# Merchant Shipping (Safety and Load Line Conventions) Act 1932

## Status:

This is the original version (as it was originally enacted).

#### Cubic Capacity of Lifeboats of Class 1

J. The cubic capacity of a lifeboat of Class I shall be determined by Stirling's (Simpson's) Rule or by any other method giving the same degree of accuracy. The capacity of a square-sterned boat shall be calculated as if the boat had a pointed stern. 2. For example, the capacity in cubic metres (or cubic feet) of a boat, calculated by the aid of Stirling's Rule, may be considered as given by the following formula :—

l being the length of the boat in metres (or feet) from the inside of the planking or plating at the stem to the corresponding point at the stern post; in the case of a boat with a square stern, the length is measured to the inside of the transom. A, B, C denote respectively the areas of the cross-sections at the quarter length forward, amidships, and the quarter length aft, which correspond to the three points obtained by dividing I into four equal parts (the areas corresponding to the two ends of the boat are considered negligible). The areas A, B, C shall be deemed to be given in square metres (or square feet) by the successive application of the following formula to each of the three cross-sections:—

h being the depth measured in metres (or in feet) inside the planking or plating from the keel to the level of the gunwale, or, in certain cases, to a lower level, as determined hereafter. a, b, c, d, e, denote the horizontal breadths of the boat measured in metres (or in feet) at the upper and lower points of the depth and at the three points obtained by dividing h into four equal parts (a and e being the breadths at the extreme points, and c at the middle point, of h). 3. If the sheer of the gunwale, measured at the two points situated at a quarter of the length of the boat from the ends, exceeds 1 per cent. of the length of the boat, the depth employed in calculating the area of the cross-sections A or C shall be deemed to be the depth amidships plus 1 per cent. of the length of the boat. 4. If the depth of the boat amidships exceeds 45 per cent. of the breadth, the depth employed in calculating the area of the midship cross-section B shall be deemed to be equal to 45 per cent. of the breadth, and the depth employed in calculating the areas of the quarter length sections A and C is obtained by increasing this last figure by an amount equal to 1 per cent. of the length of the boat, provided that in no case shall the depths employed in the calculation exceed the actual depths at these points. 5. If the depth of the boat is greater than 122 centimetres (equivalent to 4 feet) the number of persons given by the application of this rule shall be reduced in proportion to the ratio of 122 centimetres to the actual depth, until the boat has been satisfactorily tested afloat with that number of persons on board, all wearing life-jackets. 6. Each Administration shall impose, by suitable formulae, a limit for the number of persons allowed in boats with very fine ends and in boats very full in form. 7. Each Administration reserves the right to assign to a boat a capacity equal to the product of the length, the breadth and the depth multiplied by 0-6 if it is evident that this formula does not give a greater capacity than that obtained by the above method. The dimensions shall then be measured in the following manner:—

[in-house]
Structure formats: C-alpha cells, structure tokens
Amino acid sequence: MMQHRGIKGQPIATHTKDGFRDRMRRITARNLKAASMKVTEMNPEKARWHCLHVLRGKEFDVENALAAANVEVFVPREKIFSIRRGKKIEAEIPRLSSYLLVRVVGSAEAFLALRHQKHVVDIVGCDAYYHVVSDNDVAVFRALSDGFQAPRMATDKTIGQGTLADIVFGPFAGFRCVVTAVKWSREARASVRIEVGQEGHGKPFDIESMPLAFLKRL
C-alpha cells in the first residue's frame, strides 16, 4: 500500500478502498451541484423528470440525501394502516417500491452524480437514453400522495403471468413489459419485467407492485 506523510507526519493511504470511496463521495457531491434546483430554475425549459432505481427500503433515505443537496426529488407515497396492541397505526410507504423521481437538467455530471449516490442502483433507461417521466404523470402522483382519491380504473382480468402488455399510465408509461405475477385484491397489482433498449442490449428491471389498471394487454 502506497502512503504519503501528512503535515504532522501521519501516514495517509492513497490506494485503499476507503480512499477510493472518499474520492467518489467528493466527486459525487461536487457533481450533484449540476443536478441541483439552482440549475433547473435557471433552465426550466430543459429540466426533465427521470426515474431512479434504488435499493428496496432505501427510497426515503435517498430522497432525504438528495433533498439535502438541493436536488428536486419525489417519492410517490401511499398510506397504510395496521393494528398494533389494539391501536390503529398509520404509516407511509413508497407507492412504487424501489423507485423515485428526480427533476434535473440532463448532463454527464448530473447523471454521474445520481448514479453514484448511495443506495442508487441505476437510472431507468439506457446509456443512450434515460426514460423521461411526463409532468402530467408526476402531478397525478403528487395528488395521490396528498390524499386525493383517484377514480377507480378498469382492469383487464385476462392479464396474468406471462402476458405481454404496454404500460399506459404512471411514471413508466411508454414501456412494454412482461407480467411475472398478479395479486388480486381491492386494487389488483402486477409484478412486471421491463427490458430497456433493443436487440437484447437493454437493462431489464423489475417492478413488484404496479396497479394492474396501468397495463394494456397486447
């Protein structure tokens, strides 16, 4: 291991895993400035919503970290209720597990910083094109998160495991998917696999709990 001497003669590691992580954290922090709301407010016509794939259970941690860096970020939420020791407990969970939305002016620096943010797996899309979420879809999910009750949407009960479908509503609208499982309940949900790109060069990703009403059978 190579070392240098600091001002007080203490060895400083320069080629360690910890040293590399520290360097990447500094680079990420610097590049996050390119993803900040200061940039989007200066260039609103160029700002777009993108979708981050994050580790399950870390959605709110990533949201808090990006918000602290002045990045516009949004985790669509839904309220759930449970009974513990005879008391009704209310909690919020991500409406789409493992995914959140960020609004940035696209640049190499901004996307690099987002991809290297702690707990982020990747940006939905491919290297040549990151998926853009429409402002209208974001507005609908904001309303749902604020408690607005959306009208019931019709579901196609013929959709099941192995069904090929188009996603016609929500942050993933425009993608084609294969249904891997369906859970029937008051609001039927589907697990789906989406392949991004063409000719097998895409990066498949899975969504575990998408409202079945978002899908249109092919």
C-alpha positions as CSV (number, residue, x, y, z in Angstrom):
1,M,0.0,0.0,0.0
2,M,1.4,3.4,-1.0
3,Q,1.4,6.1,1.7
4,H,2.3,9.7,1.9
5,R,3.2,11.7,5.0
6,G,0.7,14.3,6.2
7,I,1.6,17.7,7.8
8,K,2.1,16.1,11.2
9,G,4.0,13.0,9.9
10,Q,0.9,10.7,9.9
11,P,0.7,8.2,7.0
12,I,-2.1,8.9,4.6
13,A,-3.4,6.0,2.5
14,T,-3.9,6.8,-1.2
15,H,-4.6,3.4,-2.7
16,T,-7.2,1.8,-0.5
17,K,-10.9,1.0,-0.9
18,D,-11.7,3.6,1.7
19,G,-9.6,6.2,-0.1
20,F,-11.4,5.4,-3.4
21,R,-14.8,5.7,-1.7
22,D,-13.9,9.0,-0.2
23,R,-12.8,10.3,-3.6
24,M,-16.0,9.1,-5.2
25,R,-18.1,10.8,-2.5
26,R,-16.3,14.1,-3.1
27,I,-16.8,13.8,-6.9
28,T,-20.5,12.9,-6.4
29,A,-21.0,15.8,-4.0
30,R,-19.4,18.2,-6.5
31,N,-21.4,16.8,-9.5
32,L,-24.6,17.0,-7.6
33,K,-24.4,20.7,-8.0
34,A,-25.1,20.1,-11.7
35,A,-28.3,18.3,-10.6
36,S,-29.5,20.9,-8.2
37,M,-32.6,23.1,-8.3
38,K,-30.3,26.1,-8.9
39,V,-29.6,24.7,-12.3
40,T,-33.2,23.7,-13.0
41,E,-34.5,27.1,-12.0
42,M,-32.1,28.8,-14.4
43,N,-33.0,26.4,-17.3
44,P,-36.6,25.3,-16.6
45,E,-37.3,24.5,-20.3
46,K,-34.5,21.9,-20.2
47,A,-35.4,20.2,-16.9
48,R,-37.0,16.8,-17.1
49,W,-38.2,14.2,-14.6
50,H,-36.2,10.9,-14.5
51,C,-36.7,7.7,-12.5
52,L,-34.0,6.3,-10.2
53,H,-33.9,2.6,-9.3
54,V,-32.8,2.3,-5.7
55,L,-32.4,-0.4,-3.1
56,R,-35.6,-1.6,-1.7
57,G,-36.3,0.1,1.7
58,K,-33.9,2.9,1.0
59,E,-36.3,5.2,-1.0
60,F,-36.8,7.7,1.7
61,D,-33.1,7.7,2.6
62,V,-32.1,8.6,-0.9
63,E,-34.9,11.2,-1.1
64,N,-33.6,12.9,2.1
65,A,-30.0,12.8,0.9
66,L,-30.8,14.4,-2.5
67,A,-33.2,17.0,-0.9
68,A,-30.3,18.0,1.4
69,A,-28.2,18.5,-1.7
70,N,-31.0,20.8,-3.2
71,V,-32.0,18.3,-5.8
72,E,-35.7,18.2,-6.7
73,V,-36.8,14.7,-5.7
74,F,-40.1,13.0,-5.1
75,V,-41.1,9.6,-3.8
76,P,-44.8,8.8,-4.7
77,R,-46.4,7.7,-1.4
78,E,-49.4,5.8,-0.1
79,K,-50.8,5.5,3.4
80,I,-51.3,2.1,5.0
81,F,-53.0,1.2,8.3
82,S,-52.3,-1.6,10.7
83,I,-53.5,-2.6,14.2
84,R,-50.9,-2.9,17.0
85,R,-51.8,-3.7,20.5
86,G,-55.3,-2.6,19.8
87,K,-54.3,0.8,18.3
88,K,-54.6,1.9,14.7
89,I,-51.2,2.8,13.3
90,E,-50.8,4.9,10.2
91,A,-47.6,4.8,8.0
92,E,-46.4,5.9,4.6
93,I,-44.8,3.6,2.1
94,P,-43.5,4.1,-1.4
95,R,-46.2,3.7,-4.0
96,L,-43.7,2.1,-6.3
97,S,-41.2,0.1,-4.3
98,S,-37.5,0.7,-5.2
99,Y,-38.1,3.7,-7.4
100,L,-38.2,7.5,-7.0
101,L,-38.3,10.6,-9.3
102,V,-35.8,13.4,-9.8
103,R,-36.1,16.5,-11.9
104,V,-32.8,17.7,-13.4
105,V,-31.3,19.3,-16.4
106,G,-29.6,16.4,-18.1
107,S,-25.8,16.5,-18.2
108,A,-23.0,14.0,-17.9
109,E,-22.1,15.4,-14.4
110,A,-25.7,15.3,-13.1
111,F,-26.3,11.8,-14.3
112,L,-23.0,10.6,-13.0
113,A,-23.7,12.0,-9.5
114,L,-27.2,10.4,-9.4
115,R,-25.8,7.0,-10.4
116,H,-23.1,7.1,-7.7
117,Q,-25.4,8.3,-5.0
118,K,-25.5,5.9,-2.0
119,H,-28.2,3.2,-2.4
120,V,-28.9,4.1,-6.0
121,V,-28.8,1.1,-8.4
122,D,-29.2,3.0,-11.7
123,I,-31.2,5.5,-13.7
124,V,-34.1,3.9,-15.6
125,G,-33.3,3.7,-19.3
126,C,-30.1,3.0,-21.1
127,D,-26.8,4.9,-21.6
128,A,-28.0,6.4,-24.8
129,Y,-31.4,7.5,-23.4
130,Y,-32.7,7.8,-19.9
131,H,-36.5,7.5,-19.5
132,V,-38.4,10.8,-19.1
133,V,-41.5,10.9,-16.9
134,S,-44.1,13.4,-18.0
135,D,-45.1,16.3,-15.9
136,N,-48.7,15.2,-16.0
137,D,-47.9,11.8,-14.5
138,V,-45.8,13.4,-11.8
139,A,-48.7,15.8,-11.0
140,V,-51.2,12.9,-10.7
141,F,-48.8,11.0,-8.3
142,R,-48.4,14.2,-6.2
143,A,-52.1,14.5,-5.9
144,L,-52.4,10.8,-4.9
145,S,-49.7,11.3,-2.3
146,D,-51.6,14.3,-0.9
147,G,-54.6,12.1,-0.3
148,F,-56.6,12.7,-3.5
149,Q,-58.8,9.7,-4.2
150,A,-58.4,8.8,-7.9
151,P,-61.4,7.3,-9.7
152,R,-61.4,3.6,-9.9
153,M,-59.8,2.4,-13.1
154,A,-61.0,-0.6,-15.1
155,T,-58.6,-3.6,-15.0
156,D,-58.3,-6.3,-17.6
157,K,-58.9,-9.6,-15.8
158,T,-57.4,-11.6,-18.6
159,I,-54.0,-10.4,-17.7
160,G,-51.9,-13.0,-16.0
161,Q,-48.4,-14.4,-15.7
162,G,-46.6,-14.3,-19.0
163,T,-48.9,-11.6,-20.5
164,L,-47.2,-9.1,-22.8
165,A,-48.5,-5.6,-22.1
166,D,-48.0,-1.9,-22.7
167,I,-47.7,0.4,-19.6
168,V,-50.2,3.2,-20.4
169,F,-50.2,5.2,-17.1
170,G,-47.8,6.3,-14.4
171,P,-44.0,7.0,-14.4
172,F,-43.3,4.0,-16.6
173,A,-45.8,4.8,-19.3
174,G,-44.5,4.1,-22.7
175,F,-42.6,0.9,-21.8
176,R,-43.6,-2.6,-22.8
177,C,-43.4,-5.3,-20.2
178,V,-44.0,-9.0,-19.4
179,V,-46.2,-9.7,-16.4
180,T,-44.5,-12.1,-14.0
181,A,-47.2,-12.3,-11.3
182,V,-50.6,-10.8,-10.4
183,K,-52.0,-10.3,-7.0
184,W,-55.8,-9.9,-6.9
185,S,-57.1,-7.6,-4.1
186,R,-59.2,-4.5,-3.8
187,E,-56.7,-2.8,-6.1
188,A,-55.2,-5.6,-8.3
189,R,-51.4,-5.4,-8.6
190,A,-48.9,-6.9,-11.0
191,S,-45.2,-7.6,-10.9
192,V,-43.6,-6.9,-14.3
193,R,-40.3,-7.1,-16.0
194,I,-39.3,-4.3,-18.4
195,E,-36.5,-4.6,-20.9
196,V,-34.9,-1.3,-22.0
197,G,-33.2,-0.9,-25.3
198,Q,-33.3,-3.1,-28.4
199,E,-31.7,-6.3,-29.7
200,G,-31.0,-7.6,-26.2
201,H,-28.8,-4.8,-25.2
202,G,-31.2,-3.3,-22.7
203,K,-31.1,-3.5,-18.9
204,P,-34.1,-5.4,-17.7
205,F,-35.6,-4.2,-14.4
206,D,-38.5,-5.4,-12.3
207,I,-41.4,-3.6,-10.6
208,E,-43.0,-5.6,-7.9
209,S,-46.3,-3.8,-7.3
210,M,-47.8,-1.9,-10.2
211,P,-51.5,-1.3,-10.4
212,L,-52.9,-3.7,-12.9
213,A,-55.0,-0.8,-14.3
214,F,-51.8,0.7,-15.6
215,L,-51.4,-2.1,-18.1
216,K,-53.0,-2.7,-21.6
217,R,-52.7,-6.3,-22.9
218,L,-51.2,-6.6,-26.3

Length.—From the intersection of the outside of the planking with the stem to the corresponding point at the stern post or, in the case of a square sterned boat, to the after side of the transom. Breadth.—From the outside of the planking at the point where the breadth of the boat is greatest. Depth.—Amidships inside the planking from the keel to the level of the gunwale, but the depth used in calculating the cubic capacity may not in any case exceed 45 per cent. of the breadth. In all cases the shipowner has the right to require that the cubic capacity of the boat shall be determined by exact measurement. 8. The cubic capacity of a motorboat is obtained from the gross capacity by deducting a volume equal to that occupied by the motor and its accessories, and, when carried, the wireless telegraphy installation and the searchlight with their accessories. Regulation XXXI

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